U.S. Department of Labor Finalizes New Rule Limiting Overtime Exemption for Executive Employees
The United States Department of Labor (DOL) has published its Final Rule updating the Fair Labor Standards Act (FLSA) salary threshold that triggers an exemption from overtime pay for Executive, Administrative and Professional (EAP) employees. Under the new Rule, EAP employees must be paid $913 weekly or more, in order to be exempt from overtime pay requirements. DOL estimates that as a result of this change, an estimated 4.2 million workers nationwide, including 277,998 workers in New York State, who are currently exempt, will be entitled to overtime pay.
Since 1940, DOL regulations have required employees to meet all three of the following tests in order to qualify for the FLSA’s EAP exemption for overtime pay:
(1) the employee must be paid a predetermined and fixed salary that is not subject to reduction because of variations in the quality or quantity of work performed (the “salary basis test”);
(2) the amount of salary paid must meet a minimum specified amount (the “salary level test”); and
(3) the employee’s job duties must primarily involve executive, administrative, or professional duties as defined by the regulations (the “duties test”).
The Final Rule modifies the salary level test by setting the "standard salary level" at the 40th percentile of earnings of full-time salaried workers in the lowest-wage Census Region (currently the South), thereby raising it from $455 per week ($675 per week in New York State) to $913 per week ($47,476 annually for a full-year worker). In addition, the Rule raises the total annual compensation requirement to qualify as a "Highly Compensated Employee" (HCE), from $100,000 to $134,004 per year. HCEs are employees that are exempt from the FLSA’s overtime protections based on their level of compensation and a minimal duties test, even though they do not meet all of the other requirements for exemption as an EAP.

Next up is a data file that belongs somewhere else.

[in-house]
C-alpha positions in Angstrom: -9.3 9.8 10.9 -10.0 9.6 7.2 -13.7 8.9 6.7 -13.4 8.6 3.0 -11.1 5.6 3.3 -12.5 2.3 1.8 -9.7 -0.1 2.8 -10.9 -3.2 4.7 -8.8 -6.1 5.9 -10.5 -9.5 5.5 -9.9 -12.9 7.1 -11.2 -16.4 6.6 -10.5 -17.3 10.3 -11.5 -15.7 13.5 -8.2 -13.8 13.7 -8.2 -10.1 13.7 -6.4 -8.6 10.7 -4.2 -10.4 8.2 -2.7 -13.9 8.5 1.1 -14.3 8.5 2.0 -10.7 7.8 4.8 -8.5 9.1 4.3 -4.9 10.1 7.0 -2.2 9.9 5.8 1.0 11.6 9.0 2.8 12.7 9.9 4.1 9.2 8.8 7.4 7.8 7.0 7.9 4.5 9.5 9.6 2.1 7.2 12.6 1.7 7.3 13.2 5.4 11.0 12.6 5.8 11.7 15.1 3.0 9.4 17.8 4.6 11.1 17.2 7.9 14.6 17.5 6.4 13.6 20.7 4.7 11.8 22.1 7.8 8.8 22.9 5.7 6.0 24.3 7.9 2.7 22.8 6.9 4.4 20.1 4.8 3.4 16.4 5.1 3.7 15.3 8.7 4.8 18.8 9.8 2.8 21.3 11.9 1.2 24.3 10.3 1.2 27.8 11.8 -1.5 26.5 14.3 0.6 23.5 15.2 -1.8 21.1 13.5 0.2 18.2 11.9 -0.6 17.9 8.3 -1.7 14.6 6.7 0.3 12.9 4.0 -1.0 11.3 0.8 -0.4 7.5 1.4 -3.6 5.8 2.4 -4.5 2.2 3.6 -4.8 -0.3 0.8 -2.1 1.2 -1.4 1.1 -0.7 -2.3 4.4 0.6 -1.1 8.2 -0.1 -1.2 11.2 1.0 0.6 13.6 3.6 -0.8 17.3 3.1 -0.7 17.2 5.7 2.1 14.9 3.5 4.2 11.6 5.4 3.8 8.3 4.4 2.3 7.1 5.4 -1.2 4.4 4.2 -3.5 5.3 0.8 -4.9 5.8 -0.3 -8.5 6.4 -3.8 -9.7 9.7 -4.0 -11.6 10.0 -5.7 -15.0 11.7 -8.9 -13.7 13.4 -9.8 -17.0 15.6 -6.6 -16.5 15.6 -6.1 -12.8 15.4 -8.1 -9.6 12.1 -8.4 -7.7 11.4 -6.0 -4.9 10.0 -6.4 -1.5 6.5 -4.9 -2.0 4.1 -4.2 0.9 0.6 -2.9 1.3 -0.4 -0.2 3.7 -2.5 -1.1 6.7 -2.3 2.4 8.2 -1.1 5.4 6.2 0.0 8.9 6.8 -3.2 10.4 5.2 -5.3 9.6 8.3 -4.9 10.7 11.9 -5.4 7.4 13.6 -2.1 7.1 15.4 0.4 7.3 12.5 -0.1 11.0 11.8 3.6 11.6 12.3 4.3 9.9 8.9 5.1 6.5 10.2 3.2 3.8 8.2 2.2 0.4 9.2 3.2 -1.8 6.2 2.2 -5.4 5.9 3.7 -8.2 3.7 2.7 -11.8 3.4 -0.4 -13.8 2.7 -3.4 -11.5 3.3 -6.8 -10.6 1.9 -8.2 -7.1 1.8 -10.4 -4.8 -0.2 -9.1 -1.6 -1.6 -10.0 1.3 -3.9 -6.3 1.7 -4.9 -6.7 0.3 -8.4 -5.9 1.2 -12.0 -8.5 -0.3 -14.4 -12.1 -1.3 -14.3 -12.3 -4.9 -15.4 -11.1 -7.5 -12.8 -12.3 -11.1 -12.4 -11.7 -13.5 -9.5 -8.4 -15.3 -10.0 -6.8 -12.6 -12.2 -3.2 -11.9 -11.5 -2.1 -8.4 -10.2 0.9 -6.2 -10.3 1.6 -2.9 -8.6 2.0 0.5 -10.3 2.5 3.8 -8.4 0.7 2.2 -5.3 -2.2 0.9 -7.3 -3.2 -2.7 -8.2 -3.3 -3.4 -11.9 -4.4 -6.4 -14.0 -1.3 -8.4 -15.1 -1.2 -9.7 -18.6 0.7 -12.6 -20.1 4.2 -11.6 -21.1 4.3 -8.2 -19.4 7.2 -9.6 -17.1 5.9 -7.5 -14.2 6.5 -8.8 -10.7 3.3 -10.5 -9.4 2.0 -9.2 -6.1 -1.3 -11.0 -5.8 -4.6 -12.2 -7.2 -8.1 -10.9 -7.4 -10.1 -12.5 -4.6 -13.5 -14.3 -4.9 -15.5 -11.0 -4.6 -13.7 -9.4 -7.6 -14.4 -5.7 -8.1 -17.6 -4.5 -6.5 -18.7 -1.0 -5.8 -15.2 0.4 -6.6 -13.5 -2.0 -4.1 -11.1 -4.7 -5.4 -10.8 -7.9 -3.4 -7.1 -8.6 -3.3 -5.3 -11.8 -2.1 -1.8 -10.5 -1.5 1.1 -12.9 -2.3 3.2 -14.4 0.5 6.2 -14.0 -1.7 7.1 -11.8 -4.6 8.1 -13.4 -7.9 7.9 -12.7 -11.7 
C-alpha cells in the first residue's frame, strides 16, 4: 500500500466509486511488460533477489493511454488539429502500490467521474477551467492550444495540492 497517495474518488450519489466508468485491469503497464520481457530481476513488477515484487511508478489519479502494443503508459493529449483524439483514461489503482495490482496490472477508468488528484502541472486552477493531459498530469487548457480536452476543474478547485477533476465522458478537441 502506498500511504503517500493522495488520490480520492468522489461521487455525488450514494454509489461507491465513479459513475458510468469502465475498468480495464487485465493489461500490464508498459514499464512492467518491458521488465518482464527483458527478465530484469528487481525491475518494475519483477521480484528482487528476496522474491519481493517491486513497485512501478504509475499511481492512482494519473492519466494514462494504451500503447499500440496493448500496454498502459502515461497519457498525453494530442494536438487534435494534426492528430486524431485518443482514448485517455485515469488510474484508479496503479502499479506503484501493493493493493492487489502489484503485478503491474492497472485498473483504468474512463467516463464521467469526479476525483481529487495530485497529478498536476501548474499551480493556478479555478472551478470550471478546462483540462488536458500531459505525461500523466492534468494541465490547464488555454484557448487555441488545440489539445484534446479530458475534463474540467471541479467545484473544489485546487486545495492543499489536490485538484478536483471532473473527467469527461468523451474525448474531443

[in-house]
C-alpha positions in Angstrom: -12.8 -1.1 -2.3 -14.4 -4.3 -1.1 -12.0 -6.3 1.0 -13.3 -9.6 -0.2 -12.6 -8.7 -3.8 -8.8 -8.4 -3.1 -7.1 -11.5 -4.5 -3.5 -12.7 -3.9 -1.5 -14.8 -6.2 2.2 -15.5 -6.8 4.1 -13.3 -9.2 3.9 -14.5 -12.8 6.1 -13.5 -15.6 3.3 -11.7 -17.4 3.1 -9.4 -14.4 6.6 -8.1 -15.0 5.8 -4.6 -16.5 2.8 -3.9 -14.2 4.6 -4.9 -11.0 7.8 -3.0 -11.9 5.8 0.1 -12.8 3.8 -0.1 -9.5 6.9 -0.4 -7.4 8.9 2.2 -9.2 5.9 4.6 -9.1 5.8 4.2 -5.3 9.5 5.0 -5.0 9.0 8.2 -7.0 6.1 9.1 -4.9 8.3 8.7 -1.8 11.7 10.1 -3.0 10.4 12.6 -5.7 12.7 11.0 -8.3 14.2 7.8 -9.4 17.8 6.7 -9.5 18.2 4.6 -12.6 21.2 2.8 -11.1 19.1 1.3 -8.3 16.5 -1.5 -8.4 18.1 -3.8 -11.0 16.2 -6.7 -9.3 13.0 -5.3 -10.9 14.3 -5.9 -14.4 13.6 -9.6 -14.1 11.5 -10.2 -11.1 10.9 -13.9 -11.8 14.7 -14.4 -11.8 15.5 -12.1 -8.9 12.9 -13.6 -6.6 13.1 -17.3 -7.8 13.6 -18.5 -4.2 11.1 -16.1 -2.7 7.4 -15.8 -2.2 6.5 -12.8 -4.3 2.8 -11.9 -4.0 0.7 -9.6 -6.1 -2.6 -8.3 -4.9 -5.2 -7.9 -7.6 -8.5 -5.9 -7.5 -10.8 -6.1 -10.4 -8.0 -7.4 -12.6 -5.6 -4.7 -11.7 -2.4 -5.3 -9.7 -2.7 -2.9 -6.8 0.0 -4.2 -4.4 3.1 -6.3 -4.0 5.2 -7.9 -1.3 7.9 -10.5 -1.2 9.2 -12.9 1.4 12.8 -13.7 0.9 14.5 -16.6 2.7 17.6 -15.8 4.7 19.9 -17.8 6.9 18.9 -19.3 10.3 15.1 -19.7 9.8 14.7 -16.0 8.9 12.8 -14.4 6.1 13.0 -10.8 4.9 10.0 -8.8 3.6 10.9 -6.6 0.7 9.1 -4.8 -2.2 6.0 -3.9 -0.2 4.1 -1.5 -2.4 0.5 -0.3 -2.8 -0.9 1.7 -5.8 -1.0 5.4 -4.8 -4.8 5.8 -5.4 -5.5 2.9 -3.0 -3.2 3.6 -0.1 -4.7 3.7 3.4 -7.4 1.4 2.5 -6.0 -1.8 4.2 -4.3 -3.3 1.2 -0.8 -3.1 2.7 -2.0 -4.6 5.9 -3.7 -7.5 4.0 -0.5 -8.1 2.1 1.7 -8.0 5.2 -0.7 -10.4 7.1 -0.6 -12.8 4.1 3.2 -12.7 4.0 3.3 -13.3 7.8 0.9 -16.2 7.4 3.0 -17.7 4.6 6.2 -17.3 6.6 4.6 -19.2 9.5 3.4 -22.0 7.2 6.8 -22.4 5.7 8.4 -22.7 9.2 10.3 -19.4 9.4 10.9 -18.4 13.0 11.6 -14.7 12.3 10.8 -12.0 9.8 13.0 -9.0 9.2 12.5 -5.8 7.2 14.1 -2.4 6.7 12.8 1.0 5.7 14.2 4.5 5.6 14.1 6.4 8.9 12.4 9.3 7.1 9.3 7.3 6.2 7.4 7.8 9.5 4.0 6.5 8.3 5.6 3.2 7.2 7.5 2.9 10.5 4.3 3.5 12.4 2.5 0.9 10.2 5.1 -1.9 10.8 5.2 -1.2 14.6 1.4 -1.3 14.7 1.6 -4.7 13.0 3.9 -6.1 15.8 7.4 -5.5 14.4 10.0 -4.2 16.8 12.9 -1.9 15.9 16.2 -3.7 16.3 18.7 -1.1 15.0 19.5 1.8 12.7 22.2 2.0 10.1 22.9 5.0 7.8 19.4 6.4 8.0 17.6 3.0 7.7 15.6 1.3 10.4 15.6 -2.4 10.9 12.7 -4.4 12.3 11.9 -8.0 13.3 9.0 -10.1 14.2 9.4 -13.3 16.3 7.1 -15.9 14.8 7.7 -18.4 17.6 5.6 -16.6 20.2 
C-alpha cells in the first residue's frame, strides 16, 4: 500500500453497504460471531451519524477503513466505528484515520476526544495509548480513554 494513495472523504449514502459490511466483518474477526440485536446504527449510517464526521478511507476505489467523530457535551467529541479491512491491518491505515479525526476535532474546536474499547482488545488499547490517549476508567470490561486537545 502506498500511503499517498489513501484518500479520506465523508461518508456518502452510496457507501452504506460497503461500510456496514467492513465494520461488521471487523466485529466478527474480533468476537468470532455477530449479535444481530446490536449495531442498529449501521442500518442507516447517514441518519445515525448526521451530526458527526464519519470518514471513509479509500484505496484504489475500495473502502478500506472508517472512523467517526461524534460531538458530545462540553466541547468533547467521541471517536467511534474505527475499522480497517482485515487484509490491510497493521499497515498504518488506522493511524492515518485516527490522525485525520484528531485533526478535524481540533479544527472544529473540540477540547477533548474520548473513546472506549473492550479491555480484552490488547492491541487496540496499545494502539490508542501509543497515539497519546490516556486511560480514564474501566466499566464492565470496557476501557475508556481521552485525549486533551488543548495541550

The Final Rule allows employers to use nondiscretionary bonuses and incentive payments to satisfy up to 10 percent of the new standard salary level. Both the standard duties test and the HCE duties test remain unchanged.
The effective date of the final rule is Dec. 1, 2016. The initial increases to the standard salary level (from $455 to $913 per week) and HCE total annual compensation requirement (from $100,000 to $134,004 per year) will be effective on that date. Automatic updates to those thresholds will occur every three years, beginning on Jan. 1, 2020.
Some non-profit organizations are exempt from the FLSA. However, non-profits that provide medical or nursing care for residents are not exempt. Guidance for non-profits is available here.
The Final Rule provides for a short-term, non-enforcement policy for providers of Medicaid-funded services for individuals with developmental disabilities in residential homes and facilities with 15 or fewer beds. From Dec. 1, 2016 to March 17, 2019, DOL will not enforce the new standard salary level for this subset of employers.
Questions and Answers on the Final Rule are available here. DOL is hosting informational webinars on the Final Rule Registration information is available here. Additional information is available here. LeadingAge New York urges members to consult with their labor and employment attorneys to assess the implications of the Final Rule for their organizations and employees.
Contact: Karen Lipson, email@example.com, 518-867-8383 ext. 124.